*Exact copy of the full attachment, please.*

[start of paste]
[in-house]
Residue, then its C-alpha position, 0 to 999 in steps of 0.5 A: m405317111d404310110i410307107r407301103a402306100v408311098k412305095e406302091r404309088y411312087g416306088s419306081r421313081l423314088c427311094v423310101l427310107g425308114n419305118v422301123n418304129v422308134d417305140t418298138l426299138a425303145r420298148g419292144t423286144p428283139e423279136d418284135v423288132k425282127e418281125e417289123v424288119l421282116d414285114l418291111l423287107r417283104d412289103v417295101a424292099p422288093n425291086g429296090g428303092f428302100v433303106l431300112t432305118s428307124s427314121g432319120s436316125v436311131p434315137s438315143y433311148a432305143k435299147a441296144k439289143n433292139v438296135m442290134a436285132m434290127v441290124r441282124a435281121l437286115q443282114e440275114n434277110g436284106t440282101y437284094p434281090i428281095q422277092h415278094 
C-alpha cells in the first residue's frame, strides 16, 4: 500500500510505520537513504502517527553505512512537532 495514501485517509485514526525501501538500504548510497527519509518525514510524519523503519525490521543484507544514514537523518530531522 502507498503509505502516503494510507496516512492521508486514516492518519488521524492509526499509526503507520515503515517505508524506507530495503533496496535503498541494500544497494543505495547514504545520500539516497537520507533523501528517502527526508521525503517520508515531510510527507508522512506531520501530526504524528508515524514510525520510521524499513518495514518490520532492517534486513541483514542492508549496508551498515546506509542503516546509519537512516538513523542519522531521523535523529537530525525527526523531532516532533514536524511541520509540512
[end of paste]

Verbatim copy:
[in-house]
Residue, then its C-alpha position, 0 to 999 in steps of 0.5 A: m405317111d404310110i410307107r407301103a402306100v408311098k412305095e406302091r404309088y411312087g416306088s419306081r421313081l423314088c427311094v423310101l427310107g425308114n419305118v422301123n418304129v422308134d417305140t418298138l426299138a425303145r420298148g419292144t423286144p428283139e423279136d418284135v423288132k425282127e418281125e417289123v424288119l421282116d414285114l418291111l423287107r417283104d412289103v417295101a424292099p422288093n425291086g429296090g428303092f428302100v433303106l431300112t432305118s428307124s427314121g432319120s436316125v436311131p434315137s438315143y433311148a432305143k435299147a441296144k439289143n433292139v438296135m442290134a436285132m434290127v441290124r441282124a435281121l437286115q443282114e440275114n434277110g436284106t440282101y437284094p434281090i428281095q422277092h415278094 
C-alpha cells in the first residue's frame, strides 16, 4: 500500500510505520537513504502517527553505512512537532 495514501485517509485514526525501501538500504548510497527519509518525514510524519523503519525490521543484507544514514537523518530531522 502507498503509505502516503494510507496516512492521508486514516492518519488521524492509526499509526503507520515503515517505508524506507530495503533496496535503498541494500544497494543505495547514504545520500539516497537520507533523501528517502527526508521525503517520508515531510510527507508522512506531520501530526504524528508515524514510525520510521524499513518495514518490520532492517534486513541483514542492508549496508551498515546506509542503516546509519537512516538513523542519522531521523535523529537530525525527526523531532516532533514536524511541520509540512